1. Put all ingredients in a food processor and blend until smooth. Serve (drizzled with olive oil, if desired) with pita chips.

This was actually quite nice, but all due to the addition of the hot sauce. Before I added the salt and hot sauce, there was basically no flavor, other than a very very subtle curry flavor. I liked the hot sauce that I was using, so after adding it, it made the hot sauce much better because now it had a body texture to it. So I wouldn’t really call this one a hummus recipe. I was also tempted to add a little bit of ghee/butter, it would have tasted perfect if I did.

Sauce – Hummus – Raw Hummus

• 105 g dry garbanzo beans ½ cup and 1 teaspoon
• 10 g tahini 2 teaspoons
• 2 g sea salt ¼ teaspoons
• 2/3 lemons, juiced 2/3 lemons
• 1-3/8 cloves garlic, crushed or to taste 1 – 3/8 cloves garlic
• 85 ml filtered or spring water 1/3 cup and 1 teaspoons
• 0.4 g paprika 1/3 pinch paprika


This recipe’s Ingredients were scaled to yield a new amount. The directions below still refer to the original recipe yield of 20 servings.
1. Soak the beans for 24 hours. Drain, and let sit for 2 to 3 days, until the bean’s sprouts are about 1/2 inch long. Rinse the beans once or twice a day.
2. Bring a large pot of water to a boil. Remove from heat, and let stand for 1 minute. Place the sprouted beans in the hot water, and let sit for 1 minute. Drain. If you do not do this step, the hummus will be awful.
3. Place the sprouted beans into the container of a large food processor. Add the tahini, sea salt, lemon juice, and garlic. Process until smooth, adding water if necessary. It will take 3 to 5 minutes to blend. Let sit in the food processor for 5 minutes to allow the beans to absorb as much of the water as possible. If too thick, add more water, and blend again. Taste and adjust seasonings if needed. Spoon into a serving dish, and garnish with paprika.

This was a difficult one. I worried a bit about doing this one, as I always seem to encounter problems when preparing chickpeas; either the chickpeas refuse to soften while boiling, or they go bad whilst soaking. Anyways, to ensure that the chickpeas do not ferment whilst soaking, I put it in the fridge, and yeah that worked perfectly. Afterwards, it took about 2 days for the chickpeas to sprout to 1.2cm length, which was what was requested by the recipe. I ate one, and it was kinda hard. However, it was crunchy, and almost garlicy and pungent, as most sprouted things are. Upon blending in a blender, the fragrance of the beans came out. I had a taste and it tasted very raw. Anyways, it wasn’t that good. I added a bit more water and blended more to make a more liquid paste. That didn’t help. I added more salt, that didn’t help. Anyways I think I ruined it, but next time if I was doing it again, which I won’t, I will add more tahini. This recipe is just a bit too risky to do, because I have no idea if I’m eating a chickpea that has gone bad. It’s like taking a cheese that has been in the fridge for about 5 months, and worrying about whether the taste is from the cheese or from the part of cheese that has gone bad.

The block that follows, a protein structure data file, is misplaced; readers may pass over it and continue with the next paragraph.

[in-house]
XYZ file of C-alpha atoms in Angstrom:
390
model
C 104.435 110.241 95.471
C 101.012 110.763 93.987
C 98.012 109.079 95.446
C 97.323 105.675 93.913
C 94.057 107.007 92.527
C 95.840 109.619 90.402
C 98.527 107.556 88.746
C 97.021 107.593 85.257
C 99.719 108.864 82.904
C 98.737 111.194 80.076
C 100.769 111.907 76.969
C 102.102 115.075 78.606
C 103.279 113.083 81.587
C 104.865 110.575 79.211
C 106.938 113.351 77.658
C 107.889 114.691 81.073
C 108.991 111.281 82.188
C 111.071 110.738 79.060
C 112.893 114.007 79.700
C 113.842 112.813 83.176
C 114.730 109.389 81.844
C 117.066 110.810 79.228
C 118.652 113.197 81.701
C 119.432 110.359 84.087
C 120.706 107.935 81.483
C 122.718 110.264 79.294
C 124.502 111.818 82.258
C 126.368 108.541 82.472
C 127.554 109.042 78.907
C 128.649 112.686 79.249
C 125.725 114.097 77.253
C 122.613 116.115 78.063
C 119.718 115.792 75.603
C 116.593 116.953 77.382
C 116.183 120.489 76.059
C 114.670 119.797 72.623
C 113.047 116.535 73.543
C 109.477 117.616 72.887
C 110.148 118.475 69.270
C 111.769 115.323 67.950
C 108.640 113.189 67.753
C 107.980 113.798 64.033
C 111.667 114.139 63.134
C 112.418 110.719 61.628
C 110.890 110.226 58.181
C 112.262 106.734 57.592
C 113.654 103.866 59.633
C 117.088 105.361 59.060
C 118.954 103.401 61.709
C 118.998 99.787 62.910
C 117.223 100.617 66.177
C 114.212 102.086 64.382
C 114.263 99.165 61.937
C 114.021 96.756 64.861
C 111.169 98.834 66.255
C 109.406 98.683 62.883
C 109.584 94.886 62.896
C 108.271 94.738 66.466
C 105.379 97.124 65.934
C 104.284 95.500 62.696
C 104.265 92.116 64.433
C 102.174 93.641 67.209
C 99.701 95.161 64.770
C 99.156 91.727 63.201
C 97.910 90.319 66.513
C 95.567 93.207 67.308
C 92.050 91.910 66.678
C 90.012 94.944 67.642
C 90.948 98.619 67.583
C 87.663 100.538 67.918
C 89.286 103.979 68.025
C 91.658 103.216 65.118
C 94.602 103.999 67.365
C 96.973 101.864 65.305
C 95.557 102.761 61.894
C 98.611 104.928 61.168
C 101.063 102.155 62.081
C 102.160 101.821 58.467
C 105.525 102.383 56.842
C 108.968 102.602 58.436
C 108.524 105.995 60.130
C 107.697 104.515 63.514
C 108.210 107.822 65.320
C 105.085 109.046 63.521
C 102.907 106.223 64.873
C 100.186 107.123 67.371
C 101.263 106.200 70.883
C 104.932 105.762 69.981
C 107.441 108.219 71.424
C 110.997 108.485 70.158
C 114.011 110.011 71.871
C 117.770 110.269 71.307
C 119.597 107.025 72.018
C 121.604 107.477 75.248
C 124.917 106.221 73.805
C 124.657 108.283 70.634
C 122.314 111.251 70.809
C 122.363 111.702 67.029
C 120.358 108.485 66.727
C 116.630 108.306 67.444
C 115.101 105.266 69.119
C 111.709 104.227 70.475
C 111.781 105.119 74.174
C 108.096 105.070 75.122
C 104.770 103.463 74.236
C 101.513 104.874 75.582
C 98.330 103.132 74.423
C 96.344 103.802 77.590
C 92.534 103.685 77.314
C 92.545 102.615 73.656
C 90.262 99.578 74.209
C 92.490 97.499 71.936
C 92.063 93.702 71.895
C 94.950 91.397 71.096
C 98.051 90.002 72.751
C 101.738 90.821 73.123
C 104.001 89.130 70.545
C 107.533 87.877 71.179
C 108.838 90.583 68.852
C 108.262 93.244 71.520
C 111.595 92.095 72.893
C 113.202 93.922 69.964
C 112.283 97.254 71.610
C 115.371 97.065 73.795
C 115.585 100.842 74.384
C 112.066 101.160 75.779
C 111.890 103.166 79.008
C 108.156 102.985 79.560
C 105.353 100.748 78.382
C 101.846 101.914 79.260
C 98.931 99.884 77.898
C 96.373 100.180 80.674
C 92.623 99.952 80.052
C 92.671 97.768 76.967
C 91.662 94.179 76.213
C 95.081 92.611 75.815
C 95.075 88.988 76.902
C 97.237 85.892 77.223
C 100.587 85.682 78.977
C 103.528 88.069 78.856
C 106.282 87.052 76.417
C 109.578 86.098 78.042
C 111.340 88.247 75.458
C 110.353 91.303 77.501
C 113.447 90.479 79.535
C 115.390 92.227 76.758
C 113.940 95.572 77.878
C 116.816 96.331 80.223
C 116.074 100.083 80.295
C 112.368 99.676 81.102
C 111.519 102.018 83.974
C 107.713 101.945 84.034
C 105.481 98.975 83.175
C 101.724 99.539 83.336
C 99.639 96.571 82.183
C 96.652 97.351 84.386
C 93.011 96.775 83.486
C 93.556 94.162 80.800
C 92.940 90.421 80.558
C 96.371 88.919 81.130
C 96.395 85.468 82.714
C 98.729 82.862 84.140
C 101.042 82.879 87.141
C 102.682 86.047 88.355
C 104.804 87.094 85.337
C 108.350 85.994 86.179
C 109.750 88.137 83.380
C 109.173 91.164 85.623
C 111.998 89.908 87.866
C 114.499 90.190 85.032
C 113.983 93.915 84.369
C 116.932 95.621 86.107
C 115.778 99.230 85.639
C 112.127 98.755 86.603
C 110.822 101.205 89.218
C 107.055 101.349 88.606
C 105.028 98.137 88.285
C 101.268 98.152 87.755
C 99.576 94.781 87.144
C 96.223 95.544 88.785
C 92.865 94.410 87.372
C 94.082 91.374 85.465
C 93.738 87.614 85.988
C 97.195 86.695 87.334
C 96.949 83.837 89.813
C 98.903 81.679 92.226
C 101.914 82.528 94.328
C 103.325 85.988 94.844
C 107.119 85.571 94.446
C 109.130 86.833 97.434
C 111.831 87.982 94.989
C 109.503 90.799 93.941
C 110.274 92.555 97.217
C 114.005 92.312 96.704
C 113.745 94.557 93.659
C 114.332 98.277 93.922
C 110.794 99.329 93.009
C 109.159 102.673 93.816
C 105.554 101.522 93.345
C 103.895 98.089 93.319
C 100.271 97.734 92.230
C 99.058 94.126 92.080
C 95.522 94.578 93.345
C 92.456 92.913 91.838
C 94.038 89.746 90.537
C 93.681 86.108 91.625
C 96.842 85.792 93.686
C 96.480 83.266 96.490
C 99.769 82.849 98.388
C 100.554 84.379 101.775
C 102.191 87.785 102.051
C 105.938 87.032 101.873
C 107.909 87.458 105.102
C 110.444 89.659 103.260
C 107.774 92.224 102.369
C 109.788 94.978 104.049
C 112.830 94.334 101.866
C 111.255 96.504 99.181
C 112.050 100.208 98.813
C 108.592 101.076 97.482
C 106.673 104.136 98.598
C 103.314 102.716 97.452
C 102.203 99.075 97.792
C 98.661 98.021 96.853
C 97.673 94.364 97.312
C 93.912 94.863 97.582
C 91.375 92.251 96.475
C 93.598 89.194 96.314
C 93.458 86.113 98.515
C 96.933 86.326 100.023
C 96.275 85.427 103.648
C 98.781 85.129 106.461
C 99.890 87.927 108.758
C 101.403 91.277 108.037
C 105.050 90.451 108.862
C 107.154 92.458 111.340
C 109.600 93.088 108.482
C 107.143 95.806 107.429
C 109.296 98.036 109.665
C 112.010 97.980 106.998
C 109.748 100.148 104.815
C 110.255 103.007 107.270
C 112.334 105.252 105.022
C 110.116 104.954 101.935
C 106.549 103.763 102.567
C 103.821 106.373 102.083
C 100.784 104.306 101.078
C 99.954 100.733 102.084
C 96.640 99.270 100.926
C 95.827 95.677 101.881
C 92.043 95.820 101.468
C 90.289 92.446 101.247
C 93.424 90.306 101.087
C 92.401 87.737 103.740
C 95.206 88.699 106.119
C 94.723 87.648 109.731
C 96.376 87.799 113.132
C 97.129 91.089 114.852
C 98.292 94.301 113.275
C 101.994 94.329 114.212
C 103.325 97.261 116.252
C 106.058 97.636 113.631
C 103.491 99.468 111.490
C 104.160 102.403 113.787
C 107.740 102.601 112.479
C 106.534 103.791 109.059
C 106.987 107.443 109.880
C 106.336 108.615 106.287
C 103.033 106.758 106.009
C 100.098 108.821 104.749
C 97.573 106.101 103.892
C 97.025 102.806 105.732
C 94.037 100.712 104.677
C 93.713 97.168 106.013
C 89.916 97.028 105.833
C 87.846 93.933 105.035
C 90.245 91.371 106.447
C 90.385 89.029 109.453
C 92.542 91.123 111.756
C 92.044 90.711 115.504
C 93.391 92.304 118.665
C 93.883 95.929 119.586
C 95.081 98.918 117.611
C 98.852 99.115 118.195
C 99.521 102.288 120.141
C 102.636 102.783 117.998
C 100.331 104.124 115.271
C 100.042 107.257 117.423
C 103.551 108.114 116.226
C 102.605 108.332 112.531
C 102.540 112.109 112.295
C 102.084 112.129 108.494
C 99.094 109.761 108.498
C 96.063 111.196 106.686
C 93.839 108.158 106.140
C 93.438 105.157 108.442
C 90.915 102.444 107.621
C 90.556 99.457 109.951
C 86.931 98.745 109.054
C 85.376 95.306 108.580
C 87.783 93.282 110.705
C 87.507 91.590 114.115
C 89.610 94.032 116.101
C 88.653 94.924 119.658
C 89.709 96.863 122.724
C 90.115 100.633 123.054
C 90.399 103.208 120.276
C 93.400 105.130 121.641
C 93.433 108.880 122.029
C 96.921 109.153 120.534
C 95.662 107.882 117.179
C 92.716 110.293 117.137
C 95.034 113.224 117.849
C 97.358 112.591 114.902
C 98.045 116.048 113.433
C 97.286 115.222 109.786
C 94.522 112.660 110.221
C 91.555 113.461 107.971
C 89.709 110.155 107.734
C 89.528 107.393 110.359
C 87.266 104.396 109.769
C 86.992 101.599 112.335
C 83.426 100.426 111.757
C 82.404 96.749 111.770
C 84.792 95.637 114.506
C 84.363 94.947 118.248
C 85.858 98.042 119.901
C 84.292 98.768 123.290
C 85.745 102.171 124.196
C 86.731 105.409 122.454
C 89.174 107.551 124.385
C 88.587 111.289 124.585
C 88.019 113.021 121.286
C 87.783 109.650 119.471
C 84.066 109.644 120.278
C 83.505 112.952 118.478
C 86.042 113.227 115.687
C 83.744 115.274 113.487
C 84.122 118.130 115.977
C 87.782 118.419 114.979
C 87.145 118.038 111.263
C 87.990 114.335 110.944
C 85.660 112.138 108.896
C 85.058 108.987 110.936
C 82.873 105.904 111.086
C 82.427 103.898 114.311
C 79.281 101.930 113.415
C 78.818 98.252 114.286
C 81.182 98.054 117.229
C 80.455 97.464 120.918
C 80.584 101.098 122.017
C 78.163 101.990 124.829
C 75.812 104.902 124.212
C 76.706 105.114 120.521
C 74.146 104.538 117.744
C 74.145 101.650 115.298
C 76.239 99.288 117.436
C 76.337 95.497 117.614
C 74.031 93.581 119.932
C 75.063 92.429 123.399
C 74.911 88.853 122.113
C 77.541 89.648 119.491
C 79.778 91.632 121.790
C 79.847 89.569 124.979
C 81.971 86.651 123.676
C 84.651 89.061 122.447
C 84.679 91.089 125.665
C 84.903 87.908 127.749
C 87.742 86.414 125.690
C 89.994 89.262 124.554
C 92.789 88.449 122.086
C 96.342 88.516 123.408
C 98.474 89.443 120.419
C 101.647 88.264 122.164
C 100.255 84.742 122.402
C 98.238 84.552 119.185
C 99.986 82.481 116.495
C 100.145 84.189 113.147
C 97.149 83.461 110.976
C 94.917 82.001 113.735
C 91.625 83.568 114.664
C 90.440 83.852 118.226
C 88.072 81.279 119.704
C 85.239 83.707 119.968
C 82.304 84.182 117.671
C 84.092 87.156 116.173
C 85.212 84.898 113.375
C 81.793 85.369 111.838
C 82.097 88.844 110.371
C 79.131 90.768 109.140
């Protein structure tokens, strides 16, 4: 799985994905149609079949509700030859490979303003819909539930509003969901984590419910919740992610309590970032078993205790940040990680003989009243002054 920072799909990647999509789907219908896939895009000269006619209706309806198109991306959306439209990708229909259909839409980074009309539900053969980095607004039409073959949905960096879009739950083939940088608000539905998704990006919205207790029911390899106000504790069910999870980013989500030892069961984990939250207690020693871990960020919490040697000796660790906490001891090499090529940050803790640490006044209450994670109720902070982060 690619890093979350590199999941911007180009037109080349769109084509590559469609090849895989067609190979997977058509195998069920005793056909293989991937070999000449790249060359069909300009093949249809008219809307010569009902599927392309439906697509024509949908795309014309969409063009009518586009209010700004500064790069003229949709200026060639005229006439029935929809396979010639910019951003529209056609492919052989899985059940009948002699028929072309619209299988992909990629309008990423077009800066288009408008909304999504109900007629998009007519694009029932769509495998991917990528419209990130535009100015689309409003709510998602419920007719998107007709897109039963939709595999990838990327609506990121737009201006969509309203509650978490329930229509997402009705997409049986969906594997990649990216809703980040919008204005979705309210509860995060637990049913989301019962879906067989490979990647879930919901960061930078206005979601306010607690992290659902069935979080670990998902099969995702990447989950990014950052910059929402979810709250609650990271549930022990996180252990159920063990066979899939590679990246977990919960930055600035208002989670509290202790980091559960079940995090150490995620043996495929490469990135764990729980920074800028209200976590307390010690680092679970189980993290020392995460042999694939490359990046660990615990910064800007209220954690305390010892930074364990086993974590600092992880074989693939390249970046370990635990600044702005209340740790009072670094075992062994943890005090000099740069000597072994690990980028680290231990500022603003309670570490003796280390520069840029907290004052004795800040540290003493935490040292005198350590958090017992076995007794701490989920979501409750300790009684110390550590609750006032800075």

Sauce – Hummus – Basil and Pesto Hummus 7/10 (The one on the left)


• 1/4 (16 ounce) garbanzo beans (chickpeas), drained and rinsed 113 g
• 1 tablespoon and 1-3/4 teaspoons basil leaves 4g
• 1/4 clove garlic
• 1/2 teaspoon olive oil 3ml
• 1/8 teaspoon balsamic vinegar 0.5ml
• 1/8 teaspoon soy sauce 0.5ml
• salt and ground black pepper to taste

This recipe’s Ingredients were scaled to yield a new amount. The directions below still refer to the original recipe yield of 10 ounces.
1. Combine the garbanzo beans, basil, and garlic in a food processor; pulse several times. Use a spatula to push mixture from sides of processor bowl. Pulse the mixture again while drizzling in the olive oil. Add the vinegar and soy sauce; pulse until combined. Season with salt and pepper.

This was not that good. There was no taste of anything apart from basil. Adding salt and a bit of lemon helped.